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Glossary of terms

This glossary defines terms related to the economy and the job market.
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Mass Layoff Statistics (MLS)

A federal/state cooperative effort to identify, describe and track the effects of major job cutbacks using each state’s unemployment insurance database. The program tracks reports on mass layoff actions (50 people or more filing initial unemployment claims) that result in workers being separated from their jobs for five weeks or longer. These MLS reports were discontinued in June 2013. (


See average.

Measurement error

The difference between the actual value and measured value of a quantity.


The midpoint in a sequential data set where half of the numbers lie above and half lie below.

Metropolitan division

Metropolitan statistical areas containing a single core with a population of 2.5 million or more (as well as meeting other criteria) may be subdivided into metropolitan divisions. In Washington state, the Seattle-Tacoma-Bellevue MSA is subdivided into two metropolitan divisions: the Seattle-Bellevue-Everett MD (which consists of King and Snohomish Counties) and the Tacoma MD (which consists of Pierce County).

Metropolitan statistical area

A geographic entity for use by federal statistical agencies. A metropolitan statistical area consists of at least one urbanized area with a population of 50,000 or more, along with adjacent counties with a high degree of social and economic integration demonstrated by worker commute patterns.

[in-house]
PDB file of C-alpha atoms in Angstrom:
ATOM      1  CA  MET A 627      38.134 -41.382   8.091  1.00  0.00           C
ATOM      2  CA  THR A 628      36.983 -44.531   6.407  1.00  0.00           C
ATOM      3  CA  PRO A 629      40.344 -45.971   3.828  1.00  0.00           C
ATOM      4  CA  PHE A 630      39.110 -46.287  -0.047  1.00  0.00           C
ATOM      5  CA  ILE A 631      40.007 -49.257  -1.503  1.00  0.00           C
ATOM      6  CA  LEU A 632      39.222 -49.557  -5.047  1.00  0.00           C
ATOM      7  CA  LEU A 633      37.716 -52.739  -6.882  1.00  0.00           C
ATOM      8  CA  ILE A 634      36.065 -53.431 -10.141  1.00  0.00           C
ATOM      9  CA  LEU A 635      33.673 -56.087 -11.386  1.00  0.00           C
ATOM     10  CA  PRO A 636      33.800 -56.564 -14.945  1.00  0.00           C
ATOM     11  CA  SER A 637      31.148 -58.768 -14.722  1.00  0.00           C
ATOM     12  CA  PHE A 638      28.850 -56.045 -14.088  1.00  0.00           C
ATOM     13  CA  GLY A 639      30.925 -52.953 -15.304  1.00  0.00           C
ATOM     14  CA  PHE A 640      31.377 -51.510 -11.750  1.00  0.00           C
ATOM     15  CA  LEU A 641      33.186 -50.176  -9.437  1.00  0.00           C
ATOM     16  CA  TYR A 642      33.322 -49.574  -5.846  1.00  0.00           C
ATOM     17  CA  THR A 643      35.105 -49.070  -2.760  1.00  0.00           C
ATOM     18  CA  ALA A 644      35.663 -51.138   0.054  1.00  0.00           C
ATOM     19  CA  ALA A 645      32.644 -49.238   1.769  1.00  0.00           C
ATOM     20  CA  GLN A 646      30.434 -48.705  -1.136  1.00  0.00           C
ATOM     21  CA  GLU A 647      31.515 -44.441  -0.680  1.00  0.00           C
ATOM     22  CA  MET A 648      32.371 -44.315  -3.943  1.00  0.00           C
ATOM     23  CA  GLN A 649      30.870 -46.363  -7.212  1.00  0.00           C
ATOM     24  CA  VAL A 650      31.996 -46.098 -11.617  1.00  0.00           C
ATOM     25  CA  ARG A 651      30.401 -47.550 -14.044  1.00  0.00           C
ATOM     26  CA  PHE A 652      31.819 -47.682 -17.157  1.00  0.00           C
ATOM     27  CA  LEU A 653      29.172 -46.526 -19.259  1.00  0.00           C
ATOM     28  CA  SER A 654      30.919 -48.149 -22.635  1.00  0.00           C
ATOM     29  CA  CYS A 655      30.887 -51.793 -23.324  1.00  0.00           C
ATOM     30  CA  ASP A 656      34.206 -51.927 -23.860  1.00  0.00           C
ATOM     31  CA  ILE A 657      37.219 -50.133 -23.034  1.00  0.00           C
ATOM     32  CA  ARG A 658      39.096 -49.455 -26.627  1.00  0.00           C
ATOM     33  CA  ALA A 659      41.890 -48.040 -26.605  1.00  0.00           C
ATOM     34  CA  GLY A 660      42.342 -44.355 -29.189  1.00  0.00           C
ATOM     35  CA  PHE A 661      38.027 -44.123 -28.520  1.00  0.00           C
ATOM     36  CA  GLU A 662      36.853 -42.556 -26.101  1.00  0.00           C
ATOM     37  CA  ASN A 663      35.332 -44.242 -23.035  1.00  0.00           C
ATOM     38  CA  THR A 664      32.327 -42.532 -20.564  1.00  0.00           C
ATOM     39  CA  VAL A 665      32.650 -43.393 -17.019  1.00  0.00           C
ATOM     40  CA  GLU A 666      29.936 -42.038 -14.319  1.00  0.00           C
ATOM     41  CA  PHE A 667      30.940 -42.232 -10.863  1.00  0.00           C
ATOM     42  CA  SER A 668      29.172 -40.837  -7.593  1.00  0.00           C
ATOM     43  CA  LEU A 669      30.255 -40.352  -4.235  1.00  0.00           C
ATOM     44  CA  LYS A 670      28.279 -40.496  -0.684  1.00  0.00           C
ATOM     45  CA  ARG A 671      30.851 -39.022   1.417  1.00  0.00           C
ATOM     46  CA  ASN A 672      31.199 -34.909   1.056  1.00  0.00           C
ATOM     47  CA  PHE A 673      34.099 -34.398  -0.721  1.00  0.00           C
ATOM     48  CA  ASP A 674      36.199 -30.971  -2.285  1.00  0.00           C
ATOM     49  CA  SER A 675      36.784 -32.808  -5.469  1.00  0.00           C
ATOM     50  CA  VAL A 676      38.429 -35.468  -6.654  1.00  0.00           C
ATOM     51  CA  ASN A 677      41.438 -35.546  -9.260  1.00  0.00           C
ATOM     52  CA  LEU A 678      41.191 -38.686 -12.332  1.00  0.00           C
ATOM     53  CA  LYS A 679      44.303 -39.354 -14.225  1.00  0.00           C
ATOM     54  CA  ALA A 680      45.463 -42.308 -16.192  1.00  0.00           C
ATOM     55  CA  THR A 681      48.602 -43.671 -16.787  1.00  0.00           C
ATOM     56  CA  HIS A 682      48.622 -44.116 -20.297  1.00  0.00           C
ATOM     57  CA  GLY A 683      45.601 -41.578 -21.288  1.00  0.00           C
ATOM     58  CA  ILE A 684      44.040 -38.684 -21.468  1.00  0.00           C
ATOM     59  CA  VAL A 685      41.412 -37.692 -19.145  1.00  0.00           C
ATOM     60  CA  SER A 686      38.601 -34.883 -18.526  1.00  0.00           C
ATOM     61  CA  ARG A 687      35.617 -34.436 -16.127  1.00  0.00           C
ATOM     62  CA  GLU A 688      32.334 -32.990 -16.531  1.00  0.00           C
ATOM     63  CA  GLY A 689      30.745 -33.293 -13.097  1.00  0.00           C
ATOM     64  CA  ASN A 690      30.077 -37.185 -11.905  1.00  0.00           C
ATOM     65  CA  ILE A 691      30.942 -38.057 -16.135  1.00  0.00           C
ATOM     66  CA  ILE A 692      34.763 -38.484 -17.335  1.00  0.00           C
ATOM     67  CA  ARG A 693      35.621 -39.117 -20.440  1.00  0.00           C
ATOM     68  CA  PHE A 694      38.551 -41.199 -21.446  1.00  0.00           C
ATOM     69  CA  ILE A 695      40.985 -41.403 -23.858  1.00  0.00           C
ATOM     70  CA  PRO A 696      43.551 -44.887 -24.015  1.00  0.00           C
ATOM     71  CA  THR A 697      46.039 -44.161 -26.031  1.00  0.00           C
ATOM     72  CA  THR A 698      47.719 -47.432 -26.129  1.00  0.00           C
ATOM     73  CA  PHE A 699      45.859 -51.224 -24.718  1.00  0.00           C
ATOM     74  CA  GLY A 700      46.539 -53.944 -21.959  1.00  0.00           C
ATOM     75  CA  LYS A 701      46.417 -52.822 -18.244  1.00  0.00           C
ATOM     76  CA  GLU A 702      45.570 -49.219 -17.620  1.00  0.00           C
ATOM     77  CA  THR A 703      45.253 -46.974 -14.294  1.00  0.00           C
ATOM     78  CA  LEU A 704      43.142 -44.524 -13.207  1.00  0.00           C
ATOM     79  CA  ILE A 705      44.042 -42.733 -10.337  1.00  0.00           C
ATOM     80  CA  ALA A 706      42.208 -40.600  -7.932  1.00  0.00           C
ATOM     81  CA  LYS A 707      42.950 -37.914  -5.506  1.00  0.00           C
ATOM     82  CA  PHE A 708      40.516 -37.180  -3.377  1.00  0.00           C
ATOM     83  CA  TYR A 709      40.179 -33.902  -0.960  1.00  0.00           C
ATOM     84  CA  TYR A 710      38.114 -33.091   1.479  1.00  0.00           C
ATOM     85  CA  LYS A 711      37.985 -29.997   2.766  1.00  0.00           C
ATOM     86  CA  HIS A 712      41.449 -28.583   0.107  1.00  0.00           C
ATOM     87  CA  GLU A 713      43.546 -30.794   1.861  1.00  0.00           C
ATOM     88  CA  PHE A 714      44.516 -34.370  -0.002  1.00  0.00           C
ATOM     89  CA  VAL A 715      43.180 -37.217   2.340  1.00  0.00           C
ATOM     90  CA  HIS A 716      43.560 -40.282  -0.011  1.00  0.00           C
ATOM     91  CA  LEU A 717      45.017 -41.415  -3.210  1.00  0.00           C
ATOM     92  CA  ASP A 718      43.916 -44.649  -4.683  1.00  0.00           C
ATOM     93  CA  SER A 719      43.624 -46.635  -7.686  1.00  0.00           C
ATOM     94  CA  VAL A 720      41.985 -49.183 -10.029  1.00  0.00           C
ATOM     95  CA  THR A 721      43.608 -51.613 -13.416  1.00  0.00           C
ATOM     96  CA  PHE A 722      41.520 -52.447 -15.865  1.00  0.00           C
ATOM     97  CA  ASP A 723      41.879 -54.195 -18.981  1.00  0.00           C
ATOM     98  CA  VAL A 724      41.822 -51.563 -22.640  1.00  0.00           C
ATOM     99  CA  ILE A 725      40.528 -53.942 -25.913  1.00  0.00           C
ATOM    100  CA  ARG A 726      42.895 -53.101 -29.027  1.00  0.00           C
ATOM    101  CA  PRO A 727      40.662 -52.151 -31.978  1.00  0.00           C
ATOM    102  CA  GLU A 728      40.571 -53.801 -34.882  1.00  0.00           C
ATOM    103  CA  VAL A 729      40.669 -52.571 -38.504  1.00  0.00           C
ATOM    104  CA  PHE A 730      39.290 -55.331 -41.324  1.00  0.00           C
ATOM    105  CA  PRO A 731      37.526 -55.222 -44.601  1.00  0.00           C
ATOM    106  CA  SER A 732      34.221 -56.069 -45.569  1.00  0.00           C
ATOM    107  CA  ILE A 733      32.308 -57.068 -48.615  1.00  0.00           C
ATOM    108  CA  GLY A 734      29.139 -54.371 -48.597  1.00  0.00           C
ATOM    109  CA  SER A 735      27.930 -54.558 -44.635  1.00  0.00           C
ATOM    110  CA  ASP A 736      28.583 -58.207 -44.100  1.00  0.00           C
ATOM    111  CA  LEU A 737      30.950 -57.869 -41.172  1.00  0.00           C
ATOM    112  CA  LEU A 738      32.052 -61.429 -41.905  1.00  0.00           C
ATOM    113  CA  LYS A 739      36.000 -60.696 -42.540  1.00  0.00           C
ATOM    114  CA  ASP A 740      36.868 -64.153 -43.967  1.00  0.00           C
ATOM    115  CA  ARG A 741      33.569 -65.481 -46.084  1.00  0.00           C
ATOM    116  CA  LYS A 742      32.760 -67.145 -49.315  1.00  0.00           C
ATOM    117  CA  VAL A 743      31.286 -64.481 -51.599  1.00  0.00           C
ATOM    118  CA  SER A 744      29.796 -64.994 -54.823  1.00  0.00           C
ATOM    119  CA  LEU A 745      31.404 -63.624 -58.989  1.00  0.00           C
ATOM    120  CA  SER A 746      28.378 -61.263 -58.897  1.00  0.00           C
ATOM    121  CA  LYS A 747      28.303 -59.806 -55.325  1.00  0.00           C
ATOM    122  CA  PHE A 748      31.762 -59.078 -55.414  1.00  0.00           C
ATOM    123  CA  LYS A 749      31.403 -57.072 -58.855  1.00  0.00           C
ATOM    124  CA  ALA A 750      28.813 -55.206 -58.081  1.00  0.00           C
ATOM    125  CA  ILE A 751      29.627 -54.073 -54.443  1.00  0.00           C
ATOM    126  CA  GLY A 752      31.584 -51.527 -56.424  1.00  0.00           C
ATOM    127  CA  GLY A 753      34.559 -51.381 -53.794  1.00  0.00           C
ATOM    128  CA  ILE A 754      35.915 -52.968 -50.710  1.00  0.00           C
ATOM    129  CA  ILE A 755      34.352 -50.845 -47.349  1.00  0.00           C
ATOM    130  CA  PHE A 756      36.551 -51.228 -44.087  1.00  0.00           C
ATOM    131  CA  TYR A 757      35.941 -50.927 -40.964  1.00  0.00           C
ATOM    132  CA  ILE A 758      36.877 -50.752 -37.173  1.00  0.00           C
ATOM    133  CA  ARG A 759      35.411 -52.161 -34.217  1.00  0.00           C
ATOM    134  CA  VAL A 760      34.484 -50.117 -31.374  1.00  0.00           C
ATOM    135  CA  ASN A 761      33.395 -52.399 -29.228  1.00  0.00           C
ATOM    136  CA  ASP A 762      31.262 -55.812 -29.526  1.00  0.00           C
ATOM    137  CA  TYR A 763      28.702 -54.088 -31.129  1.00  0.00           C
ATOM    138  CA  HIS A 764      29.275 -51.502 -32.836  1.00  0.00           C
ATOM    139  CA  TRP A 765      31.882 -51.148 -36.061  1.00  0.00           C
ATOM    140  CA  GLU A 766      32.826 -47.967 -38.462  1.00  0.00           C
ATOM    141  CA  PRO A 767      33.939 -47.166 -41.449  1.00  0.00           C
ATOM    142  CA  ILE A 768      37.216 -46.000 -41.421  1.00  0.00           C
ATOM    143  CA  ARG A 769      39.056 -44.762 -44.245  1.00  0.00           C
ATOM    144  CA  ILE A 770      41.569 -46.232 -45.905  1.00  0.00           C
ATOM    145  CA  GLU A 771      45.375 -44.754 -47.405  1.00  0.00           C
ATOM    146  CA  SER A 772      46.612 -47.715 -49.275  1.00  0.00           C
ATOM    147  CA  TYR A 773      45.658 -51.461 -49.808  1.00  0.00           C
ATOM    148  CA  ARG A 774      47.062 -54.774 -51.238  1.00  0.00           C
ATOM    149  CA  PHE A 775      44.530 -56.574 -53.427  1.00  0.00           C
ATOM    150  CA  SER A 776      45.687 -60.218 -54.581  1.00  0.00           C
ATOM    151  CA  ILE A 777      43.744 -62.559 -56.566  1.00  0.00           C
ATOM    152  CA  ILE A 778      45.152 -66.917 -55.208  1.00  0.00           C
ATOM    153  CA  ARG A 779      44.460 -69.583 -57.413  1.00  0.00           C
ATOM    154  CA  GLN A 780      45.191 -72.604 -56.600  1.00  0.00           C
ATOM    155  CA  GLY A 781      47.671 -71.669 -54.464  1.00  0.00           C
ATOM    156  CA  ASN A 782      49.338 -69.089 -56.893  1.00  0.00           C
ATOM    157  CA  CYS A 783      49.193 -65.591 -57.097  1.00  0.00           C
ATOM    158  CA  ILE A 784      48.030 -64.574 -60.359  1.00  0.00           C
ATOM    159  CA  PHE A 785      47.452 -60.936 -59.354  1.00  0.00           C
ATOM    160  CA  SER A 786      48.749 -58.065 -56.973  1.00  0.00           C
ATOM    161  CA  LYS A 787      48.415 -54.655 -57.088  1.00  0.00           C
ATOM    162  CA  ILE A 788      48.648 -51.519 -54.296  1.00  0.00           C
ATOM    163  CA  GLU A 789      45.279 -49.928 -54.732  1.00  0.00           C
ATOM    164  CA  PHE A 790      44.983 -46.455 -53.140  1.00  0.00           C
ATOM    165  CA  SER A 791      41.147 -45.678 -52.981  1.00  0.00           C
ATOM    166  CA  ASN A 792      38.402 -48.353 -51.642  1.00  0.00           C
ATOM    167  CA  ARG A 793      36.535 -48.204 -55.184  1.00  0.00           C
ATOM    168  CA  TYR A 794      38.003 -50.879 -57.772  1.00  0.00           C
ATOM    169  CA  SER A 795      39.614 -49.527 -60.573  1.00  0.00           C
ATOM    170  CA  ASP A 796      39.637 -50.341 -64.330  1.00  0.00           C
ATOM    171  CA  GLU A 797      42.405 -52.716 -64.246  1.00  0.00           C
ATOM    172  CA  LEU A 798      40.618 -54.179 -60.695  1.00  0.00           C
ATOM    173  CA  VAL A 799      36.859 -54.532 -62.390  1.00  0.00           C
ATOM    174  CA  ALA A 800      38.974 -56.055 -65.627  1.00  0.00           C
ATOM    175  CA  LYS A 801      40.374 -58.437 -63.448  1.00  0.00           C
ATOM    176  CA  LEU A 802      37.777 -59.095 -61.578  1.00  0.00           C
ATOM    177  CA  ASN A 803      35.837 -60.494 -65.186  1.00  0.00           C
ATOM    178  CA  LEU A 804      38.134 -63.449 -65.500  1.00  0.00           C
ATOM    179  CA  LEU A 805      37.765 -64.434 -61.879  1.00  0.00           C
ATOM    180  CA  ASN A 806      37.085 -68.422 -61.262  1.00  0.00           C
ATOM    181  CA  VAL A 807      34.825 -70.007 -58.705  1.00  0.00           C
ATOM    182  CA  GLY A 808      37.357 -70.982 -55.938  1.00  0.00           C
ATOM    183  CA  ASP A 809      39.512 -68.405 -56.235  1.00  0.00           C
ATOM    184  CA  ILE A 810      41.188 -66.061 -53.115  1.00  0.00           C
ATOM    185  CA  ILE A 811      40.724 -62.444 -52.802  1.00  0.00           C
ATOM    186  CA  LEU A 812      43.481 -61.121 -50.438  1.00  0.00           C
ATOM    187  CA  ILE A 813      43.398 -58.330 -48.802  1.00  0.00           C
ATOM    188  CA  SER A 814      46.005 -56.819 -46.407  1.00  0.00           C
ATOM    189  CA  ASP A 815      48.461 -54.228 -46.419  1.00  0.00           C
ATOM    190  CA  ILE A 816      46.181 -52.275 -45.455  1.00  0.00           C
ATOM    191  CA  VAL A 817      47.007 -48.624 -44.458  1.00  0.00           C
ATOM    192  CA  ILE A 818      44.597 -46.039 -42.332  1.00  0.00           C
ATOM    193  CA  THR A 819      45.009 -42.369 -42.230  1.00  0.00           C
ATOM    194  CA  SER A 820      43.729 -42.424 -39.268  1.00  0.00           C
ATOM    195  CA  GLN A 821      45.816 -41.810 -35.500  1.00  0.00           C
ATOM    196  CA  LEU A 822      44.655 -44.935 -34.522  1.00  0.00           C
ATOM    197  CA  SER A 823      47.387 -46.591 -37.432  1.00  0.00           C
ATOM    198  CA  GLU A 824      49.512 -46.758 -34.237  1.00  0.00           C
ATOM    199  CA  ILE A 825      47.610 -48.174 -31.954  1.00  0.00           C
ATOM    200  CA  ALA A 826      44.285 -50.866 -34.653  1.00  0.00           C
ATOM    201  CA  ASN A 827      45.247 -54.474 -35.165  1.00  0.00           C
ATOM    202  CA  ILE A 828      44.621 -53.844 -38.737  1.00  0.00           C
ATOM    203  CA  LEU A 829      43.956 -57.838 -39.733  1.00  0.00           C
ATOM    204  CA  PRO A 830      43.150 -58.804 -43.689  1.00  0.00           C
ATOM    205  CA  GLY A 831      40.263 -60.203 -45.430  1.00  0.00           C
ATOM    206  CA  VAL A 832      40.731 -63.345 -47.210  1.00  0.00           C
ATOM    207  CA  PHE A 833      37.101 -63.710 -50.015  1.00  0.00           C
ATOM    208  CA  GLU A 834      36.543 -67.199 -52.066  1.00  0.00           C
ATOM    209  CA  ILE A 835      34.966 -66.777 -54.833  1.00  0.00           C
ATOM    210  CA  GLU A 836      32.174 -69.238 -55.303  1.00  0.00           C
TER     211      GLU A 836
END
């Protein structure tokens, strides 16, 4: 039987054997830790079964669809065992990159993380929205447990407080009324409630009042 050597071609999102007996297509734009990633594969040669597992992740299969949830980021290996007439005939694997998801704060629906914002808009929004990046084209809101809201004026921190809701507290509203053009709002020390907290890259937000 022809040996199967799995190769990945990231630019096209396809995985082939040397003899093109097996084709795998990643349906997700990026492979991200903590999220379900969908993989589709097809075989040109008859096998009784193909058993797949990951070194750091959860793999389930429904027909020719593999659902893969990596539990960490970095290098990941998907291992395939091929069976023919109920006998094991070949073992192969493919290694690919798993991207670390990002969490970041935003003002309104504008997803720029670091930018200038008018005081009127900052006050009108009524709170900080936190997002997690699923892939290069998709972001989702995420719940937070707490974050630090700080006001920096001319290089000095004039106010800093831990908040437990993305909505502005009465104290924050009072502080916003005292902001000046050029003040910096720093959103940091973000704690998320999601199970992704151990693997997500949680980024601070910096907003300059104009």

Micropolitan statistical area

A geographic entity for use by federal statistical agencies. A micropolitan statistical area is an urban cluster that has a population of at least 10,000 but less than 50,000 people, comprised of a core central county or counties. This includes adjacent counties with social and economic ties demonstrated by worker commute patterns.

Migrant agricultural worker

A person employed in agricultural work of a seasonal or temporary nature who is required to be absent overnight from his or her permanent place of residence. Exceptions are immediate family members of agricultural employers, farm labor contractors and temporary foreign workers. Temporary foreign workers are nonimmigrant aliens authorized to work in agricultural employment for a specified time period, normally less than a year.


The number that appears the most frequently in a distribution of numbers.